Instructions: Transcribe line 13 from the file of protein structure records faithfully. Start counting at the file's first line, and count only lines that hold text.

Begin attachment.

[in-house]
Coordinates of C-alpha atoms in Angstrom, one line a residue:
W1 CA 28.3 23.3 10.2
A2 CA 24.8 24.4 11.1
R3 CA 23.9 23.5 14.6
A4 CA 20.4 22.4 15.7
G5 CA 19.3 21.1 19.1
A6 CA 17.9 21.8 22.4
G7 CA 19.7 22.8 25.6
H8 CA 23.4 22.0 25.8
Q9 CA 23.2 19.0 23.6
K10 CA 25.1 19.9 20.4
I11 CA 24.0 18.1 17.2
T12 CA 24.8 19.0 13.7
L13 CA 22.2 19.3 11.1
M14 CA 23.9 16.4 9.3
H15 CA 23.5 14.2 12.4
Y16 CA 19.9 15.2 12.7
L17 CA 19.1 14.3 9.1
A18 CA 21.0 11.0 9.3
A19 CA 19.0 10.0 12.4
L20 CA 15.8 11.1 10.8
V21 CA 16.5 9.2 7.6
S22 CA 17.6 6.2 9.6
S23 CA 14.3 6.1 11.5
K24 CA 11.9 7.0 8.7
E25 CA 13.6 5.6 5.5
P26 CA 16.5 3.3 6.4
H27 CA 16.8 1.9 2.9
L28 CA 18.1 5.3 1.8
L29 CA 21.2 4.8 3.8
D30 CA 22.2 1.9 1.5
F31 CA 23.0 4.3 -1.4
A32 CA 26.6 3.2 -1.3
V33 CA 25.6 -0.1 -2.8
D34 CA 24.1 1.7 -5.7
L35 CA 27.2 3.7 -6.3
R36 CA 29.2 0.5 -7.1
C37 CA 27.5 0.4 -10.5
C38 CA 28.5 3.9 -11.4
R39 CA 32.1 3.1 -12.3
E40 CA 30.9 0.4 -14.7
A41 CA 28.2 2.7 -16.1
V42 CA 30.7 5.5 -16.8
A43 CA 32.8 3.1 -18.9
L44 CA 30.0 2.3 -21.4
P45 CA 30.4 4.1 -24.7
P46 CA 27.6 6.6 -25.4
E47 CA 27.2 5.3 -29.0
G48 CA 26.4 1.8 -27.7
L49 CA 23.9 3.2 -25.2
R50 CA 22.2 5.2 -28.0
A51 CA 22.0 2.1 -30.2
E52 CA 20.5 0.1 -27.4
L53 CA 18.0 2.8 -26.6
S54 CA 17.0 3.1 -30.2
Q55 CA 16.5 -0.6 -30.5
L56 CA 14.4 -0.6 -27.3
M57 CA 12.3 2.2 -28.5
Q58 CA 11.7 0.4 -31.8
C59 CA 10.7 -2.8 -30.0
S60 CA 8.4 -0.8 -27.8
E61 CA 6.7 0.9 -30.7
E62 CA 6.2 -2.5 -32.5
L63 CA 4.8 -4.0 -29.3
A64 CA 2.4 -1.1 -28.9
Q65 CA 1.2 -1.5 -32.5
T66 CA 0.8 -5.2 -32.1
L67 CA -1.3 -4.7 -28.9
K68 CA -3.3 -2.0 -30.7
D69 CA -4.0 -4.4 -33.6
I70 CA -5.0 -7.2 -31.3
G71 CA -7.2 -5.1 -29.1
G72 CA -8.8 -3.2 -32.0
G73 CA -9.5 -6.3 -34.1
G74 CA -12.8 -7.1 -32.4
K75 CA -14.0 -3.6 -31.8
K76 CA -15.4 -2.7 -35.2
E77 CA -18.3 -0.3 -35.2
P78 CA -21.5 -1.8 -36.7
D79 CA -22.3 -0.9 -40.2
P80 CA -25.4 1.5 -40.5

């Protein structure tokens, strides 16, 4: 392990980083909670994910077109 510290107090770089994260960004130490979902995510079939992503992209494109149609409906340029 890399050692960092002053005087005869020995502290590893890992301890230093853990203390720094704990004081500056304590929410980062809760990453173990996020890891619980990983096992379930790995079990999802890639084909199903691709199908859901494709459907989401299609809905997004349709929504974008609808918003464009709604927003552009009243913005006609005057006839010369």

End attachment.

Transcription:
I11 CA 24.0 18.1 17.2